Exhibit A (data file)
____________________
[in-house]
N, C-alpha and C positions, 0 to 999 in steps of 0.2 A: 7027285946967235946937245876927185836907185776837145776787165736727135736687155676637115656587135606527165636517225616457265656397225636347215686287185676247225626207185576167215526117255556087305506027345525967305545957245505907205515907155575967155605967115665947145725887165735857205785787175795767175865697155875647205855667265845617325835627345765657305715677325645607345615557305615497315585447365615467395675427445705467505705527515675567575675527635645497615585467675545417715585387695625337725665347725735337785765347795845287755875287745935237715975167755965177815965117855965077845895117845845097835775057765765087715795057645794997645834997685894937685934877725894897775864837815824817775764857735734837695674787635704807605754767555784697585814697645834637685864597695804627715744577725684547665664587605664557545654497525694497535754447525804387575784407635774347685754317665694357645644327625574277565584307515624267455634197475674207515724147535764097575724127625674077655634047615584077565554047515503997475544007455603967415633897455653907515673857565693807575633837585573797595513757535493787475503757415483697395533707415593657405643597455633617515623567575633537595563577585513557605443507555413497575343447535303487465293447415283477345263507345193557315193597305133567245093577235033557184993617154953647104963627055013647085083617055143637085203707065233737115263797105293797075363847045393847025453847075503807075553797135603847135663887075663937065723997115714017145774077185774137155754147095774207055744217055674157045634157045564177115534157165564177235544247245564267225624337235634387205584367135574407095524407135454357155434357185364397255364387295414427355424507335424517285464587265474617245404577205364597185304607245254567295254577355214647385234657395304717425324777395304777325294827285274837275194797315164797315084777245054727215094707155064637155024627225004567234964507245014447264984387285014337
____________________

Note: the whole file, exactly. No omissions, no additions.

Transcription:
[in-house]
N, C-alpha and C positions, 0 to 999 in steps of 0.2 A: 7027285946967235946937245876927185836907185776837145776787165736727135736687155676637115656587135606527165636517225616457265656397225636347215686287185676247225626207185576167215526117255556087305506027345525967305545957245505907205515907155575967155605967115665947145725887165735857205785787175795767175865697155875647205855667265845617325835627345765657305715677325645607345615557305615497315585447365615467395675427445705467505705527515675567575675527635645497615585467675545417715585387695625337725665347725735337785765347795845287755875287745935237715975167755965177815965117855965077845895117845845097835775057765765087715795057645794997645834997685894937685934877725894897775864837815824817775764857735734837695674787635704807605754767555784697585814697645834637685864597695804627715744577725684547665664587605664557545654497525694497535754447525804387575784407635774347685754317665694357645644327625574277565584307515624267455634197475674207515724147535764097575724127625674077655634047615584077565554047515503997475544007455603967415633897455653907515673857565693807575633837585573797595513757535493787475503757415483697395533707415593657405643597455633617515623567575633537595563577585513557605443507555413497575343447535303487465293447415283477345263507345193557315193597305133567245093577235033557184993617154953647104963627055013647085083617055143637085203707065233737115263797105293797075363847045393847025453847075503807075553797135603847135663887075663937065723997115714017145774077185774137155754147095774207055744217055674157045634157045564177115534157165564177235544247245564267225624337235634387205584367135574407095524407135454357155434357185364397255364387295414427355424507335424517285464587265474617245404577205364597185304607245254567295254577355214647385234657395304717425324777395304777325294827285274837275194797315164797315084777245054727215094707155064637155024627225004567234964507245014447264984387285014337